The MEX Path: An A-Gap Sim
Regardless of defensive structure, if you see a lot of Zone, you need this path.
Baylor Head Coach Dave Aranda’s MEX, or a Center-insert simulated pressure, is one path that is constantly popping up on Saturdays. The simple pressure uses the O-line’s Zone technique or Slide protection against it. In many cases, the ILB away from the RB will insert on a “V-Tech” path while the other ILB works to stack, tracking the ball on what is referred to as a “ball-fit.”
In a V-Tech, the ILB is reading the “V” of the Center’s neck. If the Center works to him (eyes!), the ‘backer will cross-face and take the opposite A-gap. If the Center works away (back!), the ILB will now work butt-side. Think path of least resistance.
The scheme's goal is to put pressure on the A-gaps and cut the RB off before he can get vertical. By working opposite the RB, the defense is assuming the Zone is going towards the V-Tech. The concept is designed to work across the Center’s face creating pressure right where the RB is working.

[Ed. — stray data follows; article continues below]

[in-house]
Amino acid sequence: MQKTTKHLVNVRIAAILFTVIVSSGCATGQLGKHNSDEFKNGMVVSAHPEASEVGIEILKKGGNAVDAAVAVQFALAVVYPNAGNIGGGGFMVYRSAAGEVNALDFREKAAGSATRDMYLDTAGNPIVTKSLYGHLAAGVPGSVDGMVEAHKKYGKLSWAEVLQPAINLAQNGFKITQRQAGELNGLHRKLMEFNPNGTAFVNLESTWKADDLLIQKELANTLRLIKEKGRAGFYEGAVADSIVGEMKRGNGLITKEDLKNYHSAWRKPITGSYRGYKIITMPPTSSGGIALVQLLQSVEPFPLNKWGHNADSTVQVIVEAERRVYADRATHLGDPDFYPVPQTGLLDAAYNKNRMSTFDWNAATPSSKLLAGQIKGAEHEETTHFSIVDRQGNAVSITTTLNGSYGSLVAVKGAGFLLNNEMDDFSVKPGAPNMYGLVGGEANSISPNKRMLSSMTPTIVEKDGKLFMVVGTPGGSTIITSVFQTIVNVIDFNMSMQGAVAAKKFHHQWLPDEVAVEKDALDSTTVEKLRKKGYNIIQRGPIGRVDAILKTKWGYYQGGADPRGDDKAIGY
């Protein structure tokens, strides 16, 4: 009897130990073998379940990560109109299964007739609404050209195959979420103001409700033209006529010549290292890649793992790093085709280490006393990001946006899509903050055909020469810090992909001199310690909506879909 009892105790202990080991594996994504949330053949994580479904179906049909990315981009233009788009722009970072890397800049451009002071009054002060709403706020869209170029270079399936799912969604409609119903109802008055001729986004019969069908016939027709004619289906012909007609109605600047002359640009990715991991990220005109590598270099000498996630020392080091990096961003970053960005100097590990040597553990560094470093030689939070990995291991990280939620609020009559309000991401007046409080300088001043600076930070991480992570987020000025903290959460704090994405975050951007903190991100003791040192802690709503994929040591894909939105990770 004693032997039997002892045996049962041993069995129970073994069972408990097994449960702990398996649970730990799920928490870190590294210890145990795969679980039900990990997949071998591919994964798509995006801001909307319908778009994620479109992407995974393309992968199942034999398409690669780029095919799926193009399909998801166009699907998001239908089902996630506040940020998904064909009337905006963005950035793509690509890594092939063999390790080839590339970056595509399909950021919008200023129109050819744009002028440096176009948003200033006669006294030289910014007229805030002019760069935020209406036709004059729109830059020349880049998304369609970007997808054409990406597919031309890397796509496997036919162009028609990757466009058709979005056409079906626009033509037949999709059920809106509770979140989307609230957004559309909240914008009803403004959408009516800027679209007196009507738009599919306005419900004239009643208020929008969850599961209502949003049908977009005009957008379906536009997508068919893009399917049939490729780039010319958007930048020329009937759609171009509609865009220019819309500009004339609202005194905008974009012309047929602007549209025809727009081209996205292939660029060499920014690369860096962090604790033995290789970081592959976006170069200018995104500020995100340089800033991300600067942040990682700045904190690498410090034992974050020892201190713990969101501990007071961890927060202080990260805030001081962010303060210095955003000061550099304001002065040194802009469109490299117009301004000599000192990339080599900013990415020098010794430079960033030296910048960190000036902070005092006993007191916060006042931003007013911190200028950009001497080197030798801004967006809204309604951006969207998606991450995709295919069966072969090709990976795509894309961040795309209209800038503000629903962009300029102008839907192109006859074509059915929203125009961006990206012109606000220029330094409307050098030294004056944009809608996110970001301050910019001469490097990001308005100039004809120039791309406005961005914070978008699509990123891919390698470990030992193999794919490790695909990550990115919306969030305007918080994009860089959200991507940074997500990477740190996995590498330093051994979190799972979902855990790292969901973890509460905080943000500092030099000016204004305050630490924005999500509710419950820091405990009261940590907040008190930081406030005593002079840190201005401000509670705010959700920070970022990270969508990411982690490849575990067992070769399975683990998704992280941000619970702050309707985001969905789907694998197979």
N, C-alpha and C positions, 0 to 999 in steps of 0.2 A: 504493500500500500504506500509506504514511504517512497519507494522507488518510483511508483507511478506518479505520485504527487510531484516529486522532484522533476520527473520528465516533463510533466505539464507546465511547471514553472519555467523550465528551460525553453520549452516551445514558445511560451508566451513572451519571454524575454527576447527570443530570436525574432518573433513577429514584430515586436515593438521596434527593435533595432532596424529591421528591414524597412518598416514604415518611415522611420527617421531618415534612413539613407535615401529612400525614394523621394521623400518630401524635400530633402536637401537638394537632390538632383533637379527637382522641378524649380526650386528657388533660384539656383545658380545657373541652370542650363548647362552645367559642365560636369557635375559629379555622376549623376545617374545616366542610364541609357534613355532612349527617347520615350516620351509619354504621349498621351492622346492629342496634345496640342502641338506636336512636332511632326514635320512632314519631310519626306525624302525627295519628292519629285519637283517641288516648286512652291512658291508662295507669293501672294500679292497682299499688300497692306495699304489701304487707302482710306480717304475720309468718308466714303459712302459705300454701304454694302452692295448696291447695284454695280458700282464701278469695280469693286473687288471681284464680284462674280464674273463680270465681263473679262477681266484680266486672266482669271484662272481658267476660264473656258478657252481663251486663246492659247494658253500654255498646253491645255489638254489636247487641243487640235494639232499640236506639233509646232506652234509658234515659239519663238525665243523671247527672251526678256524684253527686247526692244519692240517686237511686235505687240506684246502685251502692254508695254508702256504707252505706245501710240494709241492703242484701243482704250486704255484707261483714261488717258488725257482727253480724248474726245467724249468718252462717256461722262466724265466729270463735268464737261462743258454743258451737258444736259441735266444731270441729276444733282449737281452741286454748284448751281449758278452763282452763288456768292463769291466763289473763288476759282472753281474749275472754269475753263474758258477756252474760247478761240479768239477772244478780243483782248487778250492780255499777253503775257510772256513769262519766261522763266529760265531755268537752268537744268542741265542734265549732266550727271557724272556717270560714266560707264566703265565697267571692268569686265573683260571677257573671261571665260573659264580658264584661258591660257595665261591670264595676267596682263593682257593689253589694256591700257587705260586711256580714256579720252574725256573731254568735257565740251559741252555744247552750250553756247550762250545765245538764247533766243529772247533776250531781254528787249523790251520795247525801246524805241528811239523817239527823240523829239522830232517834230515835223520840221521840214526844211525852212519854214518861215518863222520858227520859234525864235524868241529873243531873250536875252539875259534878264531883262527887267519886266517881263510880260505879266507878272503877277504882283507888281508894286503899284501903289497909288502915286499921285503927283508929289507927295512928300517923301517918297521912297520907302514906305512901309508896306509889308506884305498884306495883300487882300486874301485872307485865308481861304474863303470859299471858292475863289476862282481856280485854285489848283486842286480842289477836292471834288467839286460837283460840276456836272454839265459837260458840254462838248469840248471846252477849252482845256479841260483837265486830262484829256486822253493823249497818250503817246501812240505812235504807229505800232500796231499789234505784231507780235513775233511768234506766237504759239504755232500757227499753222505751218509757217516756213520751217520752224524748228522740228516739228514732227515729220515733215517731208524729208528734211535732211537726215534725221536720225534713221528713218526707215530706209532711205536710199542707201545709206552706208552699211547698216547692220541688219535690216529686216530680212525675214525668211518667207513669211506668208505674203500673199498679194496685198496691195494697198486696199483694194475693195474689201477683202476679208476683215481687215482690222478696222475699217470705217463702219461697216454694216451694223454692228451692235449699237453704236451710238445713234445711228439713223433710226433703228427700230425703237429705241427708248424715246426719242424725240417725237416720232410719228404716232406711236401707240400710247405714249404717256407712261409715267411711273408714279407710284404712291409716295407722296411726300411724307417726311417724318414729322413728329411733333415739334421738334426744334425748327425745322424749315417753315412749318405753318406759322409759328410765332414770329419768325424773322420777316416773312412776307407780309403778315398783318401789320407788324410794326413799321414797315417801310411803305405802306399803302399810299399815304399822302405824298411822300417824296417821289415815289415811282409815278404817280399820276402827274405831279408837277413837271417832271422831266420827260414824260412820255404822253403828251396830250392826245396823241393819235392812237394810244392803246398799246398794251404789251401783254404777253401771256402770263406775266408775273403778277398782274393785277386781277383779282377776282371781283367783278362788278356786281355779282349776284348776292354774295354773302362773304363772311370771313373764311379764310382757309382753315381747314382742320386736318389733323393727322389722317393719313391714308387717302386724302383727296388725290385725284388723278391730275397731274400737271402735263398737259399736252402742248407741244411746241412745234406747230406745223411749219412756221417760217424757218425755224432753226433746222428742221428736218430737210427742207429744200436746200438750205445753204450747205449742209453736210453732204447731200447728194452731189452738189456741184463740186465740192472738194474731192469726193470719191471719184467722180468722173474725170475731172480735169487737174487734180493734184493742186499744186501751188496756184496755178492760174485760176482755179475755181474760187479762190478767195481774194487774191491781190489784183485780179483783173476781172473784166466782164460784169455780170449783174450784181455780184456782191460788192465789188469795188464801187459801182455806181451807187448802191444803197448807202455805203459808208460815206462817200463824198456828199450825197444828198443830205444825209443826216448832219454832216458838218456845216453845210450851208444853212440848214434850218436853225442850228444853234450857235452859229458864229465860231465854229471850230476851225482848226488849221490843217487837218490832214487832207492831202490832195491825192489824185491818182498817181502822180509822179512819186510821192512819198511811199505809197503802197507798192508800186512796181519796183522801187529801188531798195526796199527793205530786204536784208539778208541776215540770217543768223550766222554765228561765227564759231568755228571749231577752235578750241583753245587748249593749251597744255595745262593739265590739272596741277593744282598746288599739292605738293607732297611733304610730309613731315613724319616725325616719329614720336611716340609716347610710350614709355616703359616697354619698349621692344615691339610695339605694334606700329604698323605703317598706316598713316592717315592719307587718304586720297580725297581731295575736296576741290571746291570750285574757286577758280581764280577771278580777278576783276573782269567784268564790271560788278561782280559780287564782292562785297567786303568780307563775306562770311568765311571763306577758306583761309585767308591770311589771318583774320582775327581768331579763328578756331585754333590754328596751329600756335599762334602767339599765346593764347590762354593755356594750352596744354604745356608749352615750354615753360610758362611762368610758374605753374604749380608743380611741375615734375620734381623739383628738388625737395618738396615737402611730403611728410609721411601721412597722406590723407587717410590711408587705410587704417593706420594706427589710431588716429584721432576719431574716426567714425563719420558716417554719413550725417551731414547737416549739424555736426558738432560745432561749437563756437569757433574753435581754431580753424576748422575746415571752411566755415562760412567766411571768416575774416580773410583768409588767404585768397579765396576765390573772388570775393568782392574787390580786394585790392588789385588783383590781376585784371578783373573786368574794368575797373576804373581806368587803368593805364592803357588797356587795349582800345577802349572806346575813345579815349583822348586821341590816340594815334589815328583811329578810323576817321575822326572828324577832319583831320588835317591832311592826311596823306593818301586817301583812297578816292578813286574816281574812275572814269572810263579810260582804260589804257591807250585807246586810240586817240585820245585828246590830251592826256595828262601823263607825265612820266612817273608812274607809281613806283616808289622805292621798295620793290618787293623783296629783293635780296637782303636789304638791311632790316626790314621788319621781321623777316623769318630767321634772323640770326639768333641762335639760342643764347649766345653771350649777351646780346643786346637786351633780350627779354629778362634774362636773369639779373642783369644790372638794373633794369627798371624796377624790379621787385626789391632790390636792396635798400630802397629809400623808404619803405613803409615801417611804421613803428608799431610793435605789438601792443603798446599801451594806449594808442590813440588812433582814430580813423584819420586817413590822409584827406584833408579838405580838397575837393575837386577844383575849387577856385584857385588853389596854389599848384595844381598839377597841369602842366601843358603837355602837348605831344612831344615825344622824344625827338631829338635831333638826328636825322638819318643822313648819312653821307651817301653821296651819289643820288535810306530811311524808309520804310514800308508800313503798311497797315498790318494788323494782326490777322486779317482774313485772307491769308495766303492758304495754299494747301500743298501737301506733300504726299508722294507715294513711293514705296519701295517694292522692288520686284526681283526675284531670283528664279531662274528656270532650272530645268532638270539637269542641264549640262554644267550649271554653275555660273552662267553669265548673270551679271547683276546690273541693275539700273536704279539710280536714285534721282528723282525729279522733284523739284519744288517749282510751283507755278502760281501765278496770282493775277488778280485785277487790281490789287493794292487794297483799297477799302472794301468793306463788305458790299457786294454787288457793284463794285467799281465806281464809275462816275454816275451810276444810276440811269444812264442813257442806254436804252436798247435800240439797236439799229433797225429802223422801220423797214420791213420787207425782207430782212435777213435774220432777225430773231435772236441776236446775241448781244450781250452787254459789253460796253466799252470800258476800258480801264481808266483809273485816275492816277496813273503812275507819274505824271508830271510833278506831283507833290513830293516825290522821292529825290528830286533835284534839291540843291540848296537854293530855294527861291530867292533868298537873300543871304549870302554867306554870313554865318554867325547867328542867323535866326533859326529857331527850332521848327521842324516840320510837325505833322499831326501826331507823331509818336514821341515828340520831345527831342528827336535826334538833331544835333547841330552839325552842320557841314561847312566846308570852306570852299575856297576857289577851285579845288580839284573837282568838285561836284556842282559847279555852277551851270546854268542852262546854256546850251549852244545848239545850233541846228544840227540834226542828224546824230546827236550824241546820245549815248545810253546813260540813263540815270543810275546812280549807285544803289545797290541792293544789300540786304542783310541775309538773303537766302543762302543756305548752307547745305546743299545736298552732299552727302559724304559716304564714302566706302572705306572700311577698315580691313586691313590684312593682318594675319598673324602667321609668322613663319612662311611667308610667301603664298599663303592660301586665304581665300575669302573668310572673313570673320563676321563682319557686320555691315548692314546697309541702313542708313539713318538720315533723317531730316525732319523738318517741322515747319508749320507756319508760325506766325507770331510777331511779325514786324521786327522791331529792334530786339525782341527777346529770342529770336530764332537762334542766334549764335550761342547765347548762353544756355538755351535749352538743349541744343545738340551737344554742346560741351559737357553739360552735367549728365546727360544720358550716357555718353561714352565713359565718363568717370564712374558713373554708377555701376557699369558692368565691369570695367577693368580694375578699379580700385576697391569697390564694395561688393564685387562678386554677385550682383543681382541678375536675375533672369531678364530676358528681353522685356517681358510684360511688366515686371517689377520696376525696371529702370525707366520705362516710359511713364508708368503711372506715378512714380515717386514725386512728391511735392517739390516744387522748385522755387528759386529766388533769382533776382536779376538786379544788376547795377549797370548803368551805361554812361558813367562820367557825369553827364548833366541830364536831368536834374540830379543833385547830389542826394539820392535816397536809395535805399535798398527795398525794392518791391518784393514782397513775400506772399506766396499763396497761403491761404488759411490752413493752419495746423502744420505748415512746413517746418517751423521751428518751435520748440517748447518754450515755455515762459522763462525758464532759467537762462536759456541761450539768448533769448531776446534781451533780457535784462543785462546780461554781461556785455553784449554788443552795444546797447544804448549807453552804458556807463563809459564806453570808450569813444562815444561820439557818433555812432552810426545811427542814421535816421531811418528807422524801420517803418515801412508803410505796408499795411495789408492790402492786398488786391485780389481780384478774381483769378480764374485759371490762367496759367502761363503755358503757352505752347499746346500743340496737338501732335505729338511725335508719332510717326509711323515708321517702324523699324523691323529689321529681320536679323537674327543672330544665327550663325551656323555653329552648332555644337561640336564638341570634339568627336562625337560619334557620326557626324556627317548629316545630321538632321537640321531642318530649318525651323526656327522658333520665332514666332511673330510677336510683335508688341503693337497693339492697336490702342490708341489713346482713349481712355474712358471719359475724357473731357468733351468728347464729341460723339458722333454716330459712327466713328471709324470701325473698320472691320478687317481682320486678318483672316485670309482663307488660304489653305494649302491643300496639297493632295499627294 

In the diagram above, the Mike inserts on a V-Tech while the Nose has a NOB (Nose to B) stunt and the 5 technique COPs (Contain Pressure). If zoning away from the RB, the defense now has three defenders and every gap covered. Plus, if the offense is running Zone Read, the COP by the 5 tech. would give the QB a “give” read.
The pressure, in theory, would force the RB to work the front side. The issue here is the Rover (Will) is working to “stack” the Mike and reading the RB. The BDE (B) is the “Rat” in coverage but can fold back into the box, usually unblocked. In technical terms, this is a “force” pressure or working into the blocking scheme.